Family unhappy with Eisenhower memorial
WASHINGTON – President Dwight D. Eisenhower’s family wants a memorial in the nation’s capital redesigned, saying the current plans overemphasize his humble Kansas roots and neglect his accomplishments in World War II and the White House.
Architect Frank Gehry has proposed a memorial park framed by large metal tapestries with images of Eisenhower’s boyhood home in Abilene, Kan. In the park, a statue of “Ike” as a boy would seem to marvel at what would become of his life, leading the Allied forces and becoming president. From the White House, he integrated schools and the military, and created NASA and interstate highways. Additional sculpture elements would depict Eisenhower as general and president.
Gehry’s idea echoed Eisenhower’s speech when he returned to Kansas after the war and spoke of a “barefoot boy” who achieved fame in Europe. He came home “to say the proudest thing I can claim is that I am from Abilene.”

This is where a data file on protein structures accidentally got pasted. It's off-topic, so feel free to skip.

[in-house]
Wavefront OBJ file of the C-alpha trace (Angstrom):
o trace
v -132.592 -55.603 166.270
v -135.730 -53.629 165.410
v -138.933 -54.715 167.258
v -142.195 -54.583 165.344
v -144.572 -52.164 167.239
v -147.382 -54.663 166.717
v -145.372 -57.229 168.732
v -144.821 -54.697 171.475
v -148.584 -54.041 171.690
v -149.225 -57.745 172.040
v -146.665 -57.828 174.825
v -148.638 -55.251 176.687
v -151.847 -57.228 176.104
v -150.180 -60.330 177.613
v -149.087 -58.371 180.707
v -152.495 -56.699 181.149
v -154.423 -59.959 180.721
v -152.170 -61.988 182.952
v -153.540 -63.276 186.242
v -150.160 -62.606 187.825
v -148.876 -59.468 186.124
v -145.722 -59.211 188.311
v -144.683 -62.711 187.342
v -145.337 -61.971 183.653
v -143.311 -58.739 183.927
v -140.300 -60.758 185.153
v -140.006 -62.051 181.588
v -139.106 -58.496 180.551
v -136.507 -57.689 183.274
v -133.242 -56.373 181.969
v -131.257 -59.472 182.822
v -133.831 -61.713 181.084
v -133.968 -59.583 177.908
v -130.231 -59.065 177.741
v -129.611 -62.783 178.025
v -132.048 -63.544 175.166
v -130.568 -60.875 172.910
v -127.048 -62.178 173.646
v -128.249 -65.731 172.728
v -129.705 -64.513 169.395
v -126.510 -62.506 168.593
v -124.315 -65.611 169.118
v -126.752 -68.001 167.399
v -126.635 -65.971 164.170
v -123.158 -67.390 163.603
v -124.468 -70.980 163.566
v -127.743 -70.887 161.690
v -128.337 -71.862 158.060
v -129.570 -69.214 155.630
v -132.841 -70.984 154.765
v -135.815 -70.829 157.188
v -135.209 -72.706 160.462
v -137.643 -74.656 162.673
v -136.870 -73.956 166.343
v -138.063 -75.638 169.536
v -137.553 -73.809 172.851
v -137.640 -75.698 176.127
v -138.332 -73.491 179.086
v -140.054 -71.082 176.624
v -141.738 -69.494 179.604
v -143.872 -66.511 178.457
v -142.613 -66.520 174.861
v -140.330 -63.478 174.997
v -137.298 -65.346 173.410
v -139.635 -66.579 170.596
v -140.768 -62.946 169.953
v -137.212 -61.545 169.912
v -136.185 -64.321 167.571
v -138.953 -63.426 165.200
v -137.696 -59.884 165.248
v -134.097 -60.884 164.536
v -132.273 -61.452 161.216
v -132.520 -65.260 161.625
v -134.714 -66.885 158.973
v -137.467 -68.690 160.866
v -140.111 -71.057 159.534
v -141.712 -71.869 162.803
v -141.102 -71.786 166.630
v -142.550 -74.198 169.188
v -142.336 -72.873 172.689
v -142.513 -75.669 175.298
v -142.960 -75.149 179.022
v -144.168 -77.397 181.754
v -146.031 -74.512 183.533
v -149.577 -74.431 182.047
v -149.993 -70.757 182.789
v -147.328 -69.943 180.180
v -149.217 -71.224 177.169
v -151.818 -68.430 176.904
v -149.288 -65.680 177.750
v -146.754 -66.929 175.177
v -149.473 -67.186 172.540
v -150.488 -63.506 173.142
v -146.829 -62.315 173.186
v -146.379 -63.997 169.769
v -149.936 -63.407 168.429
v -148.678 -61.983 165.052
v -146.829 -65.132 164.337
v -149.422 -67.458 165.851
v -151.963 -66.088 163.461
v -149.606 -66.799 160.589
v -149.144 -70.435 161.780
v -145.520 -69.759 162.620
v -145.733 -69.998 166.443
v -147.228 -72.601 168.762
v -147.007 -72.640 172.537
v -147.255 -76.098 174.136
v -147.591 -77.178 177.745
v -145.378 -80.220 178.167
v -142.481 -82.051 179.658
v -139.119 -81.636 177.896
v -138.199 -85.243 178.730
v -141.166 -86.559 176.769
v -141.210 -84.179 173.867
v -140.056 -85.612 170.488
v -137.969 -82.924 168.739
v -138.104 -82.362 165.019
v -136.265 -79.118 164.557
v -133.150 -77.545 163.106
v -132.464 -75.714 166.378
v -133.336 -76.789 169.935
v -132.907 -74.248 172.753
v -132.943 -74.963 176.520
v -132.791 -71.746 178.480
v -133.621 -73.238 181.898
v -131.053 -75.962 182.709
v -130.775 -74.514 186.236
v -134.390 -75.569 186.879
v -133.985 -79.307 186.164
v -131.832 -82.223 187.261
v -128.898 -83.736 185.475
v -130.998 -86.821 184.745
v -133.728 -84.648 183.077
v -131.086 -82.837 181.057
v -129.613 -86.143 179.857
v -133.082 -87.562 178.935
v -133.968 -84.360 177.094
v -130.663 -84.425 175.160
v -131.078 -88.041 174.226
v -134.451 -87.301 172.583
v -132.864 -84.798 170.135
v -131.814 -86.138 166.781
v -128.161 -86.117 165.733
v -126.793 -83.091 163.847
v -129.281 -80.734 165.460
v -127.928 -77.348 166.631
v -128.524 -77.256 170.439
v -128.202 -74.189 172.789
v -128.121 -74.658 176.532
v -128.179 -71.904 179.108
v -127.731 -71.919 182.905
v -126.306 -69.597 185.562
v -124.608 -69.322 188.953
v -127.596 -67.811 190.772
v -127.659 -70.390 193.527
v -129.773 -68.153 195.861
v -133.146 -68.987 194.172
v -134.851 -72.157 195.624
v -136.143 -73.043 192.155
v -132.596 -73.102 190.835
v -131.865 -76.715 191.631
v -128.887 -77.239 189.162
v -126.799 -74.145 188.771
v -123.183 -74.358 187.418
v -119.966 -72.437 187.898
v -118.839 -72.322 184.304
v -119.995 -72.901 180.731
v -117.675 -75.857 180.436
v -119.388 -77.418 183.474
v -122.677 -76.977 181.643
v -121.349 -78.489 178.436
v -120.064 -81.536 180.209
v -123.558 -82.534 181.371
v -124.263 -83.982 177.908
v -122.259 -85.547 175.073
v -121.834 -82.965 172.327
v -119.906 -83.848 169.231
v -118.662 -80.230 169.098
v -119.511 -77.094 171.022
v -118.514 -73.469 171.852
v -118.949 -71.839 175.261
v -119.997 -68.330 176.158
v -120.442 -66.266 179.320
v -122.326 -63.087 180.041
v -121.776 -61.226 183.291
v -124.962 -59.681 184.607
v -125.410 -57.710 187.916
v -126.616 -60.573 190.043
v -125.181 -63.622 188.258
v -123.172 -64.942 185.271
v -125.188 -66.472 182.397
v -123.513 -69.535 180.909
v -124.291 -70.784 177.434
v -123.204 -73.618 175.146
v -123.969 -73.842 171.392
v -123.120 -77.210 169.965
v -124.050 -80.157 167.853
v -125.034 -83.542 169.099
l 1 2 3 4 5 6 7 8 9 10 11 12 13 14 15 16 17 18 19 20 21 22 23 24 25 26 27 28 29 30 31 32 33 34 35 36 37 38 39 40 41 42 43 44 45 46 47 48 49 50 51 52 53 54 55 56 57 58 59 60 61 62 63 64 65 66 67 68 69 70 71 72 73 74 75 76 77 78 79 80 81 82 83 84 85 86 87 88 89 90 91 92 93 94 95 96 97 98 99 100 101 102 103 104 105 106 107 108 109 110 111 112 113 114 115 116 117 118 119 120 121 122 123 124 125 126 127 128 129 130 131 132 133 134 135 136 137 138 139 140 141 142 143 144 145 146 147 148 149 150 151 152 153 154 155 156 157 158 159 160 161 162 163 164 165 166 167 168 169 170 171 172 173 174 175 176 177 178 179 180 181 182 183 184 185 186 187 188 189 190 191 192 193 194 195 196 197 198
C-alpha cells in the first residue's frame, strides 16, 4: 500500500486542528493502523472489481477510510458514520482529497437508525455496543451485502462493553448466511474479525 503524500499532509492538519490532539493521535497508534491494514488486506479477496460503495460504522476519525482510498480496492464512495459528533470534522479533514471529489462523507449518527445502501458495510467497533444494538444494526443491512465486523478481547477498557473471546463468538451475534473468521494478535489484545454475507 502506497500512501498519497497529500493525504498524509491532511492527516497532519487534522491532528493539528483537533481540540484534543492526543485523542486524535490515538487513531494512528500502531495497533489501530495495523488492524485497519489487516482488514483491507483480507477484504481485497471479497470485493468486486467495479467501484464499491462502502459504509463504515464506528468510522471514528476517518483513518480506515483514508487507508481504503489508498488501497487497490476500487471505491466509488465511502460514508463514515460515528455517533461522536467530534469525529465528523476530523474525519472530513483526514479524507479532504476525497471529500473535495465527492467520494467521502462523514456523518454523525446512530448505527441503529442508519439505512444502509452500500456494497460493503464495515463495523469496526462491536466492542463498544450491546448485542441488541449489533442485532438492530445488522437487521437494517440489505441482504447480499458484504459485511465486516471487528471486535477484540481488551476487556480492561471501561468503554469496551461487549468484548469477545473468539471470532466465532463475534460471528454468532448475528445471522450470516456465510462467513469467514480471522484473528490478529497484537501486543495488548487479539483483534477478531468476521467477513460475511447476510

Anne Eisenhower, one of the president’s granddaughters, sent a formal objection to the National Capital Planning Commission on Tuesday on behalf of the family. Still, she noted Gehry is a talented architect.
“What one has to say is he’s missed the message here,” she told the Associated Press. “The mandate is to honor Eisenhower, and that is not being done in this current design. Or, shall we say, it is being done in such a small scale in relation to the memorial that it is dwarfed.”
The Eisenhower Memorial Commission, which hired Gehry, said they plan to seek final approval of the design in March and hope to break ground this year.
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